Life Span: The average life-span of a leopard gecko is 15 to 20 years of age; however, some have been known to live longer in captitvity due to proper care.
Size and Weight: Size and weight differ for male and female geckos. The average size of a male leopard gecko is roughly 9-10 inches; females grow to about 7-8 inches in length. Females should be a healthy weight of about 55 grams, and males should be at least 50-60 grams in weight also.
Housing: An adult leopard gecko will live comfortably in a miniumum 10 gallon long tank, or, for those using a rack system, a 16 quart container. The rule of thumb for keeping more than one leopard gecko together in an enclosure is 10 gallons per gecko. NEVER keep two males in the same enclosure! You can keep females together as long as they are roughly the same size, there are enough hides, and the enclosure is large enough; you will need to keep an eye on them for possible bullying. If bullying occurs, you need to seperate them immediately.
There needs to be a temperature gradient in the enclosure; go to "Heating and Lighting" below.
Substrate: NEVER USE SAND AS A SUBSTRATE for your leopard gecko; it can impact and harm, even kill your gecko. Do NOT take that risk!
Good substrates to use for your leopard gecko that are safe are: tile, reptile carpet, and paper towel. Paper towel is ultimately the safest subsrtate you can use. Tile may sometimes get too warm, and the geckos nails may get caught on the reptile carpet. However, if you want the enclosure to look nicer, reptile carpet and tile will do. Reptile carpet comes in the colors green, brown, and sometimes grey.
Heating and Lighting: Leopard geckos NEED a temperature gradient in their enclosures. On the warms side, the temperature should be anywhere from 85 degrees farenheit to 90 degrees farenheit during the day; at night it should be around 80 to 85 degrees Farenheit. On the cool side, the temperature should be 80 to 85 degress farenheit during the day; at night it should be 75 to 80 degrees, even 70 to 75 is okay.
Leopard geckos require mainly belly heat. Heat pads are one of the best ways of fulfilling this requirement.
They don't need much lighting; room lighting will do. However, if you need the temperatures to increase in the enclosure I highly recommend ceramic heat emmitters, used with the Deep Dome Lamp Fixture. The wattage of the bulb depends on the size of the enclosure.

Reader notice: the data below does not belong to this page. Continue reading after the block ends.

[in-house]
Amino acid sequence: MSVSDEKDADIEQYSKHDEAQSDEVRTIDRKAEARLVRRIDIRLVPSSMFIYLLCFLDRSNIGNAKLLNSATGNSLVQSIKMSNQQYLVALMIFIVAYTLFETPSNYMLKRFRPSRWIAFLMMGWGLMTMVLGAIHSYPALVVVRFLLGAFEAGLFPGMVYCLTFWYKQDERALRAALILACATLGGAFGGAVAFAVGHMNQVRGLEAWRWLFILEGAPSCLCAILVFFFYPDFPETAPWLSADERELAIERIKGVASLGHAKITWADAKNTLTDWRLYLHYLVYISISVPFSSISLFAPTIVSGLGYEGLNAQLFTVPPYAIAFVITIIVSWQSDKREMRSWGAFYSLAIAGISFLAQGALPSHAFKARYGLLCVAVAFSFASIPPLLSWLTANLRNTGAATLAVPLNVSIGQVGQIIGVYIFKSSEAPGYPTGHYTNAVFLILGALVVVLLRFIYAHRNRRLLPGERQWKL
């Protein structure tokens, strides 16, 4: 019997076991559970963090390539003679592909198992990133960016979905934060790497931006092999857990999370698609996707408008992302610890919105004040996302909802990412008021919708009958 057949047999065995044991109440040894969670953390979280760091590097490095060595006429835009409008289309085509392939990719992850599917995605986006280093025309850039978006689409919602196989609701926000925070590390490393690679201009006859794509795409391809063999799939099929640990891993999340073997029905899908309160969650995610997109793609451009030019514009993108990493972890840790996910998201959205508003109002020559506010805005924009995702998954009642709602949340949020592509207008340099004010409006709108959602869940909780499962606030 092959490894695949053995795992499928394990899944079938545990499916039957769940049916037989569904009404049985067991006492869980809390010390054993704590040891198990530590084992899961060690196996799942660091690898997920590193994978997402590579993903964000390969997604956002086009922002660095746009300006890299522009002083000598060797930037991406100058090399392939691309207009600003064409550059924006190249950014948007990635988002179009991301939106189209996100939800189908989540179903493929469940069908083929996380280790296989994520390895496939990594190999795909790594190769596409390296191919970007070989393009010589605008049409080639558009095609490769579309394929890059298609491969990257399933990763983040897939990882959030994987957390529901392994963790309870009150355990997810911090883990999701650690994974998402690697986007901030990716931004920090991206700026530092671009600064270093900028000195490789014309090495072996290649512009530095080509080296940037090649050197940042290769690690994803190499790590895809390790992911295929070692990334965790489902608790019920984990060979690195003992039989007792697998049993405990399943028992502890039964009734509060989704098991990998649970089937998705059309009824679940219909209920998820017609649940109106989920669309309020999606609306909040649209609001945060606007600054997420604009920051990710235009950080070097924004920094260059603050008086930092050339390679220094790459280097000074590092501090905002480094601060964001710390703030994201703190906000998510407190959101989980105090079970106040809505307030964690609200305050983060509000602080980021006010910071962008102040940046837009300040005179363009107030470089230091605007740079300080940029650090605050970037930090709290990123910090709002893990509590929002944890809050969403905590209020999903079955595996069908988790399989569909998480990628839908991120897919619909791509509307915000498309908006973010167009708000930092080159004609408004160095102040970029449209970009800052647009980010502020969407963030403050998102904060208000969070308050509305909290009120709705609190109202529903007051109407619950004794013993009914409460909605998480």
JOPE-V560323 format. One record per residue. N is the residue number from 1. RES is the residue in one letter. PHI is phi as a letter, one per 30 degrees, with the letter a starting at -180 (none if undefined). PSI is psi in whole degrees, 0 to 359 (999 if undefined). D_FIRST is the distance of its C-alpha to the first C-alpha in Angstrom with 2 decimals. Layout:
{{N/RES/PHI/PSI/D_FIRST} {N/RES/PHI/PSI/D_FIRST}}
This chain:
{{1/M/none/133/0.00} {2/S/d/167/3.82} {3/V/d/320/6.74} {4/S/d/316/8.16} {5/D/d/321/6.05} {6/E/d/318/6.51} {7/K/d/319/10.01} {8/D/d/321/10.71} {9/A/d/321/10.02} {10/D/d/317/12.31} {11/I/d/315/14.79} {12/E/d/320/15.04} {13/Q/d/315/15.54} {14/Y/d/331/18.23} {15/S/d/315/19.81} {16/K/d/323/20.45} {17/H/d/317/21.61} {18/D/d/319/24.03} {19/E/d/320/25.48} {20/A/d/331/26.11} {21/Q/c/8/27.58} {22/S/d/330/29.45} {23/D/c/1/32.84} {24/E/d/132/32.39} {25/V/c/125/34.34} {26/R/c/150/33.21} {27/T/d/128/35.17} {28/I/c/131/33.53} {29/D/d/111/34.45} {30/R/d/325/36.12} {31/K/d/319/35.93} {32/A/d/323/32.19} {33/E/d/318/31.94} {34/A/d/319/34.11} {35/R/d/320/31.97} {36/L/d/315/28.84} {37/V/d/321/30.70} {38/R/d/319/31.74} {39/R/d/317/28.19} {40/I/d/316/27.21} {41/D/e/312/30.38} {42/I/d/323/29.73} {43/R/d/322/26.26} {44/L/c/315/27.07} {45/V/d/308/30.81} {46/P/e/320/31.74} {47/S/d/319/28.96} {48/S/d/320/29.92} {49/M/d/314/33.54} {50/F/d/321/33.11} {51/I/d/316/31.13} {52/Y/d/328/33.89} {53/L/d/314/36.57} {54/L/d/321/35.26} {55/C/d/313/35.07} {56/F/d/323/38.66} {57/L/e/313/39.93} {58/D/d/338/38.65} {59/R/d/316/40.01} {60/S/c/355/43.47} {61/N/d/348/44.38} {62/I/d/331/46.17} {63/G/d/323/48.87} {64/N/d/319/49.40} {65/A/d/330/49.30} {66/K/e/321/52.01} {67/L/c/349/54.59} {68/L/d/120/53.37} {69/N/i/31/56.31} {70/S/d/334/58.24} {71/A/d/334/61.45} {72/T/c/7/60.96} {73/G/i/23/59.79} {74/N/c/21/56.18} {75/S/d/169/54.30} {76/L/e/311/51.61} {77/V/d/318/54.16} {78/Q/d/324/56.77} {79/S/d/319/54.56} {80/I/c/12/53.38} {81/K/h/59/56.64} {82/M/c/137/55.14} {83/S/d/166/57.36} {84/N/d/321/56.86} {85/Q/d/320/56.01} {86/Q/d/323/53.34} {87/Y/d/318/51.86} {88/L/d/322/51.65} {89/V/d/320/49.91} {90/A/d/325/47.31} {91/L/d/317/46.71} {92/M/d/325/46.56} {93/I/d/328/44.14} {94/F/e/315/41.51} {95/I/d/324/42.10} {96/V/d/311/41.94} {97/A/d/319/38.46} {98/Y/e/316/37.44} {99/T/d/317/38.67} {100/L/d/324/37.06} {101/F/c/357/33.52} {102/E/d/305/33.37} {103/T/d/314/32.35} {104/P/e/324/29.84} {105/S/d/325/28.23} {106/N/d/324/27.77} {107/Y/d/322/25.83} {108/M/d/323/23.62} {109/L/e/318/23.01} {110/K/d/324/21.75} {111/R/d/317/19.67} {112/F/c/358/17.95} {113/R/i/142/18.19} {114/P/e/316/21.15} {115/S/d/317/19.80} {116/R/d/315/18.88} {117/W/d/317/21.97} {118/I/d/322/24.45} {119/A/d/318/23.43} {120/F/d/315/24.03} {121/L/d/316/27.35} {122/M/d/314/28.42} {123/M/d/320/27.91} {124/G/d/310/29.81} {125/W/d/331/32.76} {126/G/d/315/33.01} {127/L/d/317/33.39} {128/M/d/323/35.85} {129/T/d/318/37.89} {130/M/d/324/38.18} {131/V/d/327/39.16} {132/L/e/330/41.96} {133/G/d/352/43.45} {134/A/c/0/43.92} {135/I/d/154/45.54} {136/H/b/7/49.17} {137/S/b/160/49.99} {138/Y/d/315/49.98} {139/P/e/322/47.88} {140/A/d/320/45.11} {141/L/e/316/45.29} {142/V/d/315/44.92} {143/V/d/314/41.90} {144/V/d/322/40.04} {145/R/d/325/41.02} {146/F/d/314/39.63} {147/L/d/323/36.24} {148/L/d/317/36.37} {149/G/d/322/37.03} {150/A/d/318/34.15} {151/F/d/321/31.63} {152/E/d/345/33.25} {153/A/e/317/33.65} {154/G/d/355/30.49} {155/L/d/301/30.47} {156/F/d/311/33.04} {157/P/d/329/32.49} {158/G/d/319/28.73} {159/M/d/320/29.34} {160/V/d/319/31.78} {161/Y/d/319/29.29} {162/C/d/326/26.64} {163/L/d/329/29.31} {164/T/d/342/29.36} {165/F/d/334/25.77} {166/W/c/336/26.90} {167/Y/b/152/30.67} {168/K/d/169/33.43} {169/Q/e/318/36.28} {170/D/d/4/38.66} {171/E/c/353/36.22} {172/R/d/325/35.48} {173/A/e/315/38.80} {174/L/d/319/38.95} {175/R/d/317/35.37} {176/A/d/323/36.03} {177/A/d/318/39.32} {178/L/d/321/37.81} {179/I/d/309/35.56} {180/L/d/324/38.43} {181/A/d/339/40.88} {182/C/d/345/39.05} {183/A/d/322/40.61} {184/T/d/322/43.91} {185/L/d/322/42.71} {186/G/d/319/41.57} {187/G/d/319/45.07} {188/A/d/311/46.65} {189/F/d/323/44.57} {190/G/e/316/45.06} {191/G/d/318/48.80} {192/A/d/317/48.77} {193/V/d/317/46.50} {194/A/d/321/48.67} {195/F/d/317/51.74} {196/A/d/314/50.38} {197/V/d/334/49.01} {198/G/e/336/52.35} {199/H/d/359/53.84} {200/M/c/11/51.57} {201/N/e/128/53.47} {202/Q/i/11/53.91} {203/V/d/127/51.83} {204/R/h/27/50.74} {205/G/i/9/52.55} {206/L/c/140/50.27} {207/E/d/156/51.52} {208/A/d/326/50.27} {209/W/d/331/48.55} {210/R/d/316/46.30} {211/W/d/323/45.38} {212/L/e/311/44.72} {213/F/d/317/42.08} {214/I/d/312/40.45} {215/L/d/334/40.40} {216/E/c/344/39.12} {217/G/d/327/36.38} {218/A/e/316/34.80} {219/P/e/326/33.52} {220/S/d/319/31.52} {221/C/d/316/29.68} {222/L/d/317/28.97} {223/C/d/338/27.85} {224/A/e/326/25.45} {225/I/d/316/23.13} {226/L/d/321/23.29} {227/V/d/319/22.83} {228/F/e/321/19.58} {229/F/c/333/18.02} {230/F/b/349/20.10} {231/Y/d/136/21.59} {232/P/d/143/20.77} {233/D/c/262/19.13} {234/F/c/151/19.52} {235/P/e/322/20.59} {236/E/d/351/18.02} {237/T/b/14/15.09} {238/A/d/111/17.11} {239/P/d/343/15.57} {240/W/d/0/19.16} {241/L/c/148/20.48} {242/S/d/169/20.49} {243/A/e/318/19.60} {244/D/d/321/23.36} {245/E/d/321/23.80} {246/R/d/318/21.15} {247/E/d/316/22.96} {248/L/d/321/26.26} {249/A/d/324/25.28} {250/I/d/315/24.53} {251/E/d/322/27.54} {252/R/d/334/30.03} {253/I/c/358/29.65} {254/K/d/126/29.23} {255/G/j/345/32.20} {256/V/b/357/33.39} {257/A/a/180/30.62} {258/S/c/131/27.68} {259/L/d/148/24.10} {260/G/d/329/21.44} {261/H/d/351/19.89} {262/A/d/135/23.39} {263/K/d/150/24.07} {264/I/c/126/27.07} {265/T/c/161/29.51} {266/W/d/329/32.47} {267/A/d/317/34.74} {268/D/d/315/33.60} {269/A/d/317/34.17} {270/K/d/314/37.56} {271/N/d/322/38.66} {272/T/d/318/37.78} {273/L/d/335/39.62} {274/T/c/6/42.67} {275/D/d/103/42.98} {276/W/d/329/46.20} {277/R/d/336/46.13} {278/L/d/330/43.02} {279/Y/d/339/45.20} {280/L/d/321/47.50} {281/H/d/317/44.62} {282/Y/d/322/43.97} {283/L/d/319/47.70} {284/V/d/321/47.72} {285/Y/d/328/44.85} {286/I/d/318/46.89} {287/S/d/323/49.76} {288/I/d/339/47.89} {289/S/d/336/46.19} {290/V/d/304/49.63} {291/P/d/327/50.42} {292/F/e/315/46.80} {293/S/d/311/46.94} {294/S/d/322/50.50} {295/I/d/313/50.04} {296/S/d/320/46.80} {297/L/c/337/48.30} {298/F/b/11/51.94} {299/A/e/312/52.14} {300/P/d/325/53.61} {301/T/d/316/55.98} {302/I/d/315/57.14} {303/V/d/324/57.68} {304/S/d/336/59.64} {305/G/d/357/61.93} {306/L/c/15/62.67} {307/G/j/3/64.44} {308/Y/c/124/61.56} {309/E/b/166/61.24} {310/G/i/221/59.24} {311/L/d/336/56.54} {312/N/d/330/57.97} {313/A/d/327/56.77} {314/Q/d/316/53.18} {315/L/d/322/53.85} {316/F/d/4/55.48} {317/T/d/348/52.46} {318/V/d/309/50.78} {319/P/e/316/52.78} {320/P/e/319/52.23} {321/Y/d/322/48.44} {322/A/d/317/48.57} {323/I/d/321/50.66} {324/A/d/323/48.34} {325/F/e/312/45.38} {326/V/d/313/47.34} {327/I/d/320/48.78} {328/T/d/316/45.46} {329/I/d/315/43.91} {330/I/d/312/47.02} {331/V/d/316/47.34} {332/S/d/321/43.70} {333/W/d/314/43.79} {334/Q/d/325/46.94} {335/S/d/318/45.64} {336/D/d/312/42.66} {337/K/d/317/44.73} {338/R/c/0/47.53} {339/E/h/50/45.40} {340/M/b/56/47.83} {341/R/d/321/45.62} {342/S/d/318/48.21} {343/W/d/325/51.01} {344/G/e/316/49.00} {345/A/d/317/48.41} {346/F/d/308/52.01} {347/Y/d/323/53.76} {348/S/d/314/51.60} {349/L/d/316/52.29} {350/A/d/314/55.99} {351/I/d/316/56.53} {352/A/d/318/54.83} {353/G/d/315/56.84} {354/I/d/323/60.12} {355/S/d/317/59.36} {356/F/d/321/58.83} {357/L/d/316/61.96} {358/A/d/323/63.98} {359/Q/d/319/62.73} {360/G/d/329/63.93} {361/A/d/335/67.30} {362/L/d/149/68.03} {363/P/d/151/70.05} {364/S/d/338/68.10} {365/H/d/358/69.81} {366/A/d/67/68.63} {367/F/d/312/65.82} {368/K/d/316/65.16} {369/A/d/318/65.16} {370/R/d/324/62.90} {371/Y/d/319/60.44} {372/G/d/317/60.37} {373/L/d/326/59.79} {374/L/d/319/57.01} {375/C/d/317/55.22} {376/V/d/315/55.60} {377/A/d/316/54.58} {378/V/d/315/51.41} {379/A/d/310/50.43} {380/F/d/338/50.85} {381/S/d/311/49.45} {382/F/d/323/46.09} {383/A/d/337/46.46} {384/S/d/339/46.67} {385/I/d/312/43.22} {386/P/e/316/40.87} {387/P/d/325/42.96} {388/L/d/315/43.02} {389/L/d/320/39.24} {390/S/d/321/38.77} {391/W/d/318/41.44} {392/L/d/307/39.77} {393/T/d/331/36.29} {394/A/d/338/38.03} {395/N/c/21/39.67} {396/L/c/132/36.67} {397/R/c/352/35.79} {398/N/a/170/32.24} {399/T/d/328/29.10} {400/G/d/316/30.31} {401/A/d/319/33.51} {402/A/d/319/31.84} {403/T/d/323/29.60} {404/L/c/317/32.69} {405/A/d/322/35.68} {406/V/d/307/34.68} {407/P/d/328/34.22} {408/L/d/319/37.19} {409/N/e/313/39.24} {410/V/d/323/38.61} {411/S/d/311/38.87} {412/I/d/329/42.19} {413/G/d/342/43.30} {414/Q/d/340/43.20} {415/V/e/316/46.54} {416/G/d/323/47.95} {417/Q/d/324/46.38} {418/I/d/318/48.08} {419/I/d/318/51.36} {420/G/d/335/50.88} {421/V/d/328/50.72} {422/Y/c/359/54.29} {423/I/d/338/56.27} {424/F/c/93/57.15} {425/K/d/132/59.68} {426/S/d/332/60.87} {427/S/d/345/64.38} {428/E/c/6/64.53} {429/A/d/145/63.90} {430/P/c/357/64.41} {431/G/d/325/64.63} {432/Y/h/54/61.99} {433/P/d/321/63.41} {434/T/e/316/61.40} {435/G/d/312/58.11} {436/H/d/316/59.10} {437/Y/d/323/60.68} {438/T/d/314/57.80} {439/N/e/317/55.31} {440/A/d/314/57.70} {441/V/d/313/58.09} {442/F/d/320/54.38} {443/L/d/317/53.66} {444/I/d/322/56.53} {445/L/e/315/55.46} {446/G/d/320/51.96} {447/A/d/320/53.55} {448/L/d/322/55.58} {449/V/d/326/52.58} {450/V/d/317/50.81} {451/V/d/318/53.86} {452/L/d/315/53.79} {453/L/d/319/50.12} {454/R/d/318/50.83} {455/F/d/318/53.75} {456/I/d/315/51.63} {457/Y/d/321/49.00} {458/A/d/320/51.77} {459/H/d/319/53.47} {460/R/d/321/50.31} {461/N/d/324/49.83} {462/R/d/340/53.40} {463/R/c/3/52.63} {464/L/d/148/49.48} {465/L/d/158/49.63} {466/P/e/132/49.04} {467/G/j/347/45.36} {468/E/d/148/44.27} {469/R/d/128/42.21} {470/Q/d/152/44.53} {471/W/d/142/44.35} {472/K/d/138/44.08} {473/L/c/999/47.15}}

Hides: Leopard geckos need a minimum of two hide boxes, but I suggest a total of at least three. There needs to be one hide on the warm side, one on the cold side, and the third one in the middle.
The cold hide can also serve as a moist hide/ lay box, and you can make it out of a plastic container.
Dishes: I recommend having three dishes available to your geckos; one water dish, a calcium dish, and a worm dish. The water and calcium dishes are a MUST. I keep Calcium with Vitamin D3 in their dish, available to them at all times. I personally like using the meal worm dishes and highly recomend them.
Food: Leopard geckos are insectivores; meaning, they eat insects such as: crickets, meal worms, super worms, and, in captivity, the occasional wax worm as a treat. Do not forget to DUST your pets food with a supplement every meal! Only feed what your gecko can eat in 5-10 minutes, or leave the worms in a dish; take crickets out if not eaten withingbother and bite your geckos.
5 minutes because the crickets can
Supplements: Leopard geckos need a calcium and vitamin supplement; they are essential to their diet.
The calcium supplement I leave in a dish in their enclosure is: Calcium with Vitamin D3 (the one in the middle). I don't dust with this supplement, because it said that too much D3 in their diet can cause sickness, and they also get D3 from their food.
I dust their food with Calcium without Vitamin D3 (the one on the left) about 2-3 times a week per meal.
I dust their food with a Vitamin supplement, like Reptivite, (on the right) also about 2-3 times a week per meal.